Population shifts affect festival
People born in agriculture economy now uneasy about pace of change
China’s population is undergoing major changes, affecting many traditional customs, especially the Lunar New Year or Spring Festival.
Three years ago, for the first time more than half of China’s population was living in urban areas rather than the countryside. In five years, the country’s urbanization ratio will hit more than 60 percent. And the one-child family planning policy implemented since the late 1970s has markedly shrunk the size of Chinese families. More and more old people live by themselves, and most families’ bread-winners do not have brothers or sisters.
As the most important festival in China, the Lunar New Year of late last week, was a time for Chinese people who were born in an agricultural society, grew up in an industrial age and matured in an information era, to feel anxious by fast changes in the material world.
The Spring Festival dates back about 4,000 years ago and it is associated with many superstitions of an agricultural society. Basically, the festival marks the beginning of a new farming season in regions along the Yellow River in North China, where China’s ancient civilization was born. Farmers offer sacrifi to the deities in charge of their food, land, life and money, as well as the dead in their families, on different days throughout the festival, appreciating their protection in the past and praying for their blessing in the future.
These ceremonies are observed by big family clans coming together. People living in villages in China usually share one or several main family names. It used to be much easier to organize a family reunion than today. Good food and new clothes are prepared for the festival, marking a rare time to satisfy one’s appetite and apparel esthetics for the farmers mostly living a hand- tomouth existence throughout a year.
About 1 million such villages have disappeared in China’s urbanization program in the past decade, involving more than 100 million people. Meanwhile, China’s Internet user’s population rose to 650 million from less than 10 million. Nearly half the country’s 1.36 billion people take trains and planes or use automobiles to return to their hometowns during the festival for long-awaited family reunions.
But when they meet their relatives, they easily feel bored after endless feasts, and mahjong. Children growing up in cities would not be that willing to wear a new cotton-padded coat made by their rural grandmother for them. They prefer money. Red envelopes containing cash for relatives and friends’ children add to the adults’ financial burdens, but help them save face.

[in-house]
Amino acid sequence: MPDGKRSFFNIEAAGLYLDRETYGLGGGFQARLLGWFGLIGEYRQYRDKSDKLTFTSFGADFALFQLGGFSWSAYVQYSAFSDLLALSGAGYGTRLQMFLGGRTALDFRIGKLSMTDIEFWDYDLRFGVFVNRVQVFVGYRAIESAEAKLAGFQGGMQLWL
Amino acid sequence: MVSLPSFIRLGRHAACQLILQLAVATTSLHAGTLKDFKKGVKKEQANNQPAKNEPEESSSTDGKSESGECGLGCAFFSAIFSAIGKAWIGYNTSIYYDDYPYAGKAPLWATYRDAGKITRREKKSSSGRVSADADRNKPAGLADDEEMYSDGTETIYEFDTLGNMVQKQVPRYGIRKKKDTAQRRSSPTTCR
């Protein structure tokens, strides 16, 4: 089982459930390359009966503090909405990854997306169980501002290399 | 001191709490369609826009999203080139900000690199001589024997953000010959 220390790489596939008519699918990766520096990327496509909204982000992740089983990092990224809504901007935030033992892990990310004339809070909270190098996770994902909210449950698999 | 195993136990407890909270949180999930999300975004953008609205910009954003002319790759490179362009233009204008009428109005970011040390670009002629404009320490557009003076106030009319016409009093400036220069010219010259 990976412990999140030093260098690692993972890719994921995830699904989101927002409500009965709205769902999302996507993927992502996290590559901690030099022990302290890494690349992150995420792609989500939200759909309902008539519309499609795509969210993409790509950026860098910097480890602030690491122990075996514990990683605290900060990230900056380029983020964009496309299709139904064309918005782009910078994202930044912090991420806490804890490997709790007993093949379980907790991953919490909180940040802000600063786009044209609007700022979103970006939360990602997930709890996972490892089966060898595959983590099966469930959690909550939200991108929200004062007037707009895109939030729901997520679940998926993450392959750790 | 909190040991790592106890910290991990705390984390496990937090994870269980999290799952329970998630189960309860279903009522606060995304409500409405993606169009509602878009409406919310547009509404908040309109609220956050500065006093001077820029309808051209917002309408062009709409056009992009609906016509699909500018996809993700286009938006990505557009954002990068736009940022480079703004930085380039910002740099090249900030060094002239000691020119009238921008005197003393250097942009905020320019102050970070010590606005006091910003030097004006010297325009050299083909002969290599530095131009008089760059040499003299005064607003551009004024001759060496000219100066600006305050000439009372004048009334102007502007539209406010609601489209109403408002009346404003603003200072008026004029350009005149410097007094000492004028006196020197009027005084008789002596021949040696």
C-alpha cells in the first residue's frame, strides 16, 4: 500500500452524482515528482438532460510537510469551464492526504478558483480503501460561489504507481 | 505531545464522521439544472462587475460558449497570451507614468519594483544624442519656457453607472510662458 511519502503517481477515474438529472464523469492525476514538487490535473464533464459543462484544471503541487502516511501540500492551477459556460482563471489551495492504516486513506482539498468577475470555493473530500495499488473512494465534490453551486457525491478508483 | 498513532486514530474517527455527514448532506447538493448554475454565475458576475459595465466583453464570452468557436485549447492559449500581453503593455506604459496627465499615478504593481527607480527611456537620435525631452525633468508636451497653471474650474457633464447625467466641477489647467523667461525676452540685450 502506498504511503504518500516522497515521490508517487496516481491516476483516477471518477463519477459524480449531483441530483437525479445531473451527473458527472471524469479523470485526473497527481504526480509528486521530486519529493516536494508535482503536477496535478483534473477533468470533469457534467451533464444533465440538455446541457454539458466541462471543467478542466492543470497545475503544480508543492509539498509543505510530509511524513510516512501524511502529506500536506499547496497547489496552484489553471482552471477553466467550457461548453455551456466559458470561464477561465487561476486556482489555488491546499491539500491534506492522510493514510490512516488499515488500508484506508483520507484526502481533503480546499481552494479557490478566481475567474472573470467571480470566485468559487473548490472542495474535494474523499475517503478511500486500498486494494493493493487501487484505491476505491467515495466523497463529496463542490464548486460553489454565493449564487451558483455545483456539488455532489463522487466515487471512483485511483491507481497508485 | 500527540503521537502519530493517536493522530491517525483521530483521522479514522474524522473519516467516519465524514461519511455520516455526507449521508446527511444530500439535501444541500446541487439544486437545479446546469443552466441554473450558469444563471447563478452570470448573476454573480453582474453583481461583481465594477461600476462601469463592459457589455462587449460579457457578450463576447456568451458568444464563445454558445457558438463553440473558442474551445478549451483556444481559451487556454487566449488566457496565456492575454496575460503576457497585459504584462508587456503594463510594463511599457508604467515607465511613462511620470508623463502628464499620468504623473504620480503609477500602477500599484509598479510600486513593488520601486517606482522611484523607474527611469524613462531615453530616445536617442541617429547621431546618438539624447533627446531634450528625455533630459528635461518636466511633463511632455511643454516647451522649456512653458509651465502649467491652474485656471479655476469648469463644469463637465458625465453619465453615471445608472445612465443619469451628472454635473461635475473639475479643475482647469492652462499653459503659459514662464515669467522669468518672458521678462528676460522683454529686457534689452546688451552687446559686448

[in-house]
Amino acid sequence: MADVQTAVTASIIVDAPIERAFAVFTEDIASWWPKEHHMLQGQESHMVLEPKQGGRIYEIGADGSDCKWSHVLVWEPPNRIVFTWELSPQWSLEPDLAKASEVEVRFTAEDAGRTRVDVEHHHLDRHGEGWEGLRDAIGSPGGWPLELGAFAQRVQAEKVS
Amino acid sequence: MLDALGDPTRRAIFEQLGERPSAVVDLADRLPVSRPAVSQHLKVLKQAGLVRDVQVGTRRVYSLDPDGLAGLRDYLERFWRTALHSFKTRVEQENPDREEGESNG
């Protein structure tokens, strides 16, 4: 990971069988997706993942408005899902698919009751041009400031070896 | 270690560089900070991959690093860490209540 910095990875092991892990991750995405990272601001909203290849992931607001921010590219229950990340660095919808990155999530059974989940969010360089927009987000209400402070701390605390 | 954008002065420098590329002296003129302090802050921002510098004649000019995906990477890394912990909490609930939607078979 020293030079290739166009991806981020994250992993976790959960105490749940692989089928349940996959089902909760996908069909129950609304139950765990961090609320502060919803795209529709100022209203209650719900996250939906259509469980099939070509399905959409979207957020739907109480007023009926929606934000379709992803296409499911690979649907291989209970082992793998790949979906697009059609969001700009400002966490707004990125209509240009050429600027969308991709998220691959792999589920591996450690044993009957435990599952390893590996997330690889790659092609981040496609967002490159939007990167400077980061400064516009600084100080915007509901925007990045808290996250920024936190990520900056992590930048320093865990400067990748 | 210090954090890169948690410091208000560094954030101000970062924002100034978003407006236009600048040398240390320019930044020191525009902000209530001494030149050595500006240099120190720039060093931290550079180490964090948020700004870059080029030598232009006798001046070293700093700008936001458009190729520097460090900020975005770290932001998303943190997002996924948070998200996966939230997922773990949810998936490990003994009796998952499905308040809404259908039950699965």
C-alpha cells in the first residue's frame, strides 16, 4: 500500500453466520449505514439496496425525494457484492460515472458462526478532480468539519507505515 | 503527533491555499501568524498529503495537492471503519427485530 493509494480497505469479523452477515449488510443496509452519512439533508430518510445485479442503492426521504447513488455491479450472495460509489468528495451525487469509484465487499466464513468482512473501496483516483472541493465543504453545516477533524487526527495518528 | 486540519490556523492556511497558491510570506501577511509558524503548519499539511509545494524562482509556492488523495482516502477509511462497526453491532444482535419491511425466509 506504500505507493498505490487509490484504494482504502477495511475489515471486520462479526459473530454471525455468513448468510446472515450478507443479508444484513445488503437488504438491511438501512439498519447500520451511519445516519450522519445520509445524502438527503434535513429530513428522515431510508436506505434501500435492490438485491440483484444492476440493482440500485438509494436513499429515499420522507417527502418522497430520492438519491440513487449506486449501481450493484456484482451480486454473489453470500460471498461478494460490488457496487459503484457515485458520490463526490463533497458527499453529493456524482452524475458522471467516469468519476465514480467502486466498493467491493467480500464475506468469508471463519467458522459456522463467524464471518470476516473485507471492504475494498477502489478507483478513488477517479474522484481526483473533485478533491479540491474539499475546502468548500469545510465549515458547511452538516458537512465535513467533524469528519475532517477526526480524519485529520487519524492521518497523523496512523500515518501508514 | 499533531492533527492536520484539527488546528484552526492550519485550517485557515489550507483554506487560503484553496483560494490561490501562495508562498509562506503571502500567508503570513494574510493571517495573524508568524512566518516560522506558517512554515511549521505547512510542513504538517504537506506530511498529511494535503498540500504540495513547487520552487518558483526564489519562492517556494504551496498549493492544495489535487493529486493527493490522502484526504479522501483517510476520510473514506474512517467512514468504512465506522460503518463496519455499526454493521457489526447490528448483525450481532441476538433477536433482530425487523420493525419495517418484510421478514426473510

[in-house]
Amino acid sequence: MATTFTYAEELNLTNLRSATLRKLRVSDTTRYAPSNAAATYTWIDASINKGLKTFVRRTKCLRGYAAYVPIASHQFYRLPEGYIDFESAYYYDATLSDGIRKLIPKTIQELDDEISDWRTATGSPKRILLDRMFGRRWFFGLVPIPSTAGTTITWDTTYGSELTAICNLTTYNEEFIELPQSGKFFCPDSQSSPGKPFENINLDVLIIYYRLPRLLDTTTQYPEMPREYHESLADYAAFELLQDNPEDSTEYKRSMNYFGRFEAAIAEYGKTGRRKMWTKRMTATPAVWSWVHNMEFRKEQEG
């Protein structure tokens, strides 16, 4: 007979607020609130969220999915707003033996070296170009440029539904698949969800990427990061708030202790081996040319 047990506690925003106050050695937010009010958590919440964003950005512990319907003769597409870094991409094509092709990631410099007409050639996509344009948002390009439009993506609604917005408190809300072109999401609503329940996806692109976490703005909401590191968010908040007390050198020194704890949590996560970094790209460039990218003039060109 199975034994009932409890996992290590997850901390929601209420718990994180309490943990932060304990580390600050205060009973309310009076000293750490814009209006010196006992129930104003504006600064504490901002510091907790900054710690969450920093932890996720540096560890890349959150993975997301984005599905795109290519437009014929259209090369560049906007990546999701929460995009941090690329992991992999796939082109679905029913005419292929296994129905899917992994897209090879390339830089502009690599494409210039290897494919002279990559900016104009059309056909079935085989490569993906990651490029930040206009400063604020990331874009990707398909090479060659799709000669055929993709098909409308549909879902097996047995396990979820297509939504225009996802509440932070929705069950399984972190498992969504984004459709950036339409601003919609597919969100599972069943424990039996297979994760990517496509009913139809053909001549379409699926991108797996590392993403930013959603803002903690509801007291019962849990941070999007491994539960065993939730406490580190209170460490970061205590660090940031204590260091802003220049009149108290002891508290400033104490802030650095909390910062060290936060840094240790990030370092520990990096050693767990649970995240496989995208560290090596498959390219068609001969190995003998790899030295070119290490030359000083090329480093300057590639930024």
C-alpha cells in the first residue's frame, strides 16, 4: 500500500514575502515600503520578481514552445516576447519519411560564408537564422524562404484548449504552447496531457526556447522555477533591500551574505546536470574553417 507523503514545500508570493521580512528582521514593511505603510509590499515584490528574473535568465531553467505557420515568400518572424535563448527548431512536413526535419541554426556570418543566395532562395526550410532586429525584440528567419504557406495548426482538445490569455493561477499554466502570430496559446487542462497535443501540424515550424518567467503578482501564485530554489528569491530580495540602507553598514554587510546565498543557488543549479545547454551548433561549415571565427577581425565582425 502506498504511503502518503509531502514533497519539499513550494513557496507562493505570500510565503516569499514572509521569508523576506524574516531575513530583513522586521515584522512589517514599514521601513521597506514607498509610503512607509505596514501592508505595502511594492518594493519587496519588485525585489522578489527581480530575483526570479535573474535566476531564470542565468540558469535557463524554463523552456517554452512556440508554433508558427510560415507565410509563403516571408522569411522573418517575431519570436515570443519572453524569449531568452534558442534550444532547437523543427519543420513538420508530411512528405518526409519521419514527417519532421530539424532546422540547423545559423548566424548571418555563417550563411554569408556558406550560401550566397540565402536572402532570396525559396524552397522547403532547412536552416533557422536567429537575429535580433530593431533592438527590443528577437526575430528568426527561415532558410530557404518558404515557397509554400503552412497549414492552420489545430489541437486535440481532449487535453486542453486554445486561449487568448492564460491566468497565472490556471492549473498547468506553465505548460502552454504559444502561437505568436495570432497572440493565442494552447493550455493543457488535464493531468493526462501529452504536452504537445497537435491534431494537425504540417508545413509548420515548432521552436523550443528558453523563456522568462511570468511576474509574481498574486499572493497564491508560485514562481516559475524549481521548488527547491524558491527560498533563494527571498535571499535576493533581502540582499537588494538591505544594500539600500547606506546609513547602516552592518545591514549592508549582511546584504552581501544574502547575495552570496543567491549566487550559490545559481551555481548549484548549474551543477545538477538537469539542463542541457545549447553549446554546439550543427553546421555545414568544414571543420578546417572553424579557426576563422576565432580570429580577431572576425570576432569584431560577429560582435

Different living and working environments leave relatives in a big family clan few common topics. Fireworks and smoked meat, a popular food in many places along the Yangtze River, are partially banned to avoid air pollution.
Temples and birthplaces of great people are crowded with quasi-believers during the festival. People burn a large amount of incense in front of various statutes of Taoism, Buddhism or Maoism, to pray for luck, health and wealth.
China Central Television’s annual Spring Festival gala, a program popular since 1983 for its liveliness, has lost its audience, especially the young, because of its rigidity. Playing on smartphones and other gadgets is a major way for many middle-aged and young people to kill time during their hard-earned festival holiday.
The popularity of a redenvelope APP this year sheds light on the festival’s lack of liveliness. Smartphone users can turn to their contact list to send and receive red envelopes. People are happy with even several cents of red- envelope money they received through the APP from some people they might not have contacted for years.
Some better-off families go abroad or to domestic tourist resorts during the holiday, partially to avoid bland Spring Festival routines. Last year, about 109 million Chinese traveled overseas, making China the largest tourist exporter in the world. Overall spending by Chinese travelers in foreign countries and regions is $165 billion, up 30 percent year-on-year.
Some experts affiliated with institutes funded by the Chinese government are eager to package Spring Festival into a part of China’s soft power, partially to counter the influence of Western culture events, like Christmas Day. Yet before doing that, they should think about why Spring Festival has lost its influence at home. When the social and cultural connections for Spring Festival fade, blood ties appear to be the last reason to maintain the festival’s meaning for families and the nation.